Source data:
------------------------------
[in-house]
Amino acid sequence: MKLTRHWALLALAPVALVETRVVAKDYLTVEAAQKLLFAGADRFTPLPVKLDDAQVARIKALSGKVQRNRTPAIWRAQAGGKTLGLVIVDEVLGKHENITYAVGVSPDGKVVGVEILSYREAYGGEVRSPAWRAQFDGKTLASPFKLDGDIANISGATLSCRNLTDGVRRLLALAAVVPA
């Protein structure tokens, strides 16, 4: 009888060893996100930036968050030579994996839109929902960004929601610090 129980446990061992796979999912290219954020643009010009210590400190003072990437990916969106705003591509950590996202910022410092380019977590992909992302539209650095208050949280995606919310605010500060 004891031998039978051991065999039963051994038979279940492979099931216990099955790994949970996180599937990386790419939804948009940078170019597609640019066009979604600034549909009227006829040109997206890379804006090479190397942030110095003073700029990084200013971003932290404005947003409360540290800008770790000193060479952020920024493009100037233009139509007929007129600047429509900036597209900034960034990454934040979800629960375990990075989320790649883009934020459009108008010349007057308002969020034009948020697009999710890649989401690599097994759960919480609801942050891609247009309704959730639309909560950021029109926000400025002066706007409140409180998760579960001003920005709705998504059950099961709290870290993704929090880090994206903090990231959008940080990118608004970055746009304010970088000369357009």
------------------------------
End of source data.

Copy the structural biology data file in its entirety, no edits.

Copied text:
[in-house]
Amino acid sequence: MKLTRHWALLALAPVALVETRVVAKDYLTVEAAQKLLFAGADRFTPLPVKLDDAQVARIKALSGKVQRNRTPAIWRAQAGGKTLGLVIVDEVLGKHENITYAVGVSPDGKVVGVEILSYREAYGGEVRSPAWRAQFDGKTLASPFKLDGDIANISGATLSCRNLTDGVRRLLALAAVVPA
């Protein structure tokens, strides 16, 4: 009888060893996100930036968050030579994996839109929902960004929601610090 129980446990061992796979999912290219954020643009010009210590400190003072990437990916969106705003591509950590996202910022410092380019977590992909992302539209650095208050949280995606919310605010500060 004891031998039978051991065999039963051994038979279940492979099931216990099955790994949970996180599937990386790419939804948009940078170019597609640019066009979604600034549909009227006829040109997206890379804006090479190397942030110095003073700029990084200013971003932290404005947003409360540290800008770790000193060479952020920024493009100037233009139509007929007129600047429509900036597209900034960034990454934040979800629960375990990075989320790649883009934020459009108008010349007057308002969020034009948020697009999710890649989401690599097994759960919480609801942050891609247009309704959730639309909560950021029109926000400025002066706007409140409180998760579960001003920005709705998504059950099961709290870290993704929090880090994206903090990231959008940080990118608004970055746009304010970088000369357009």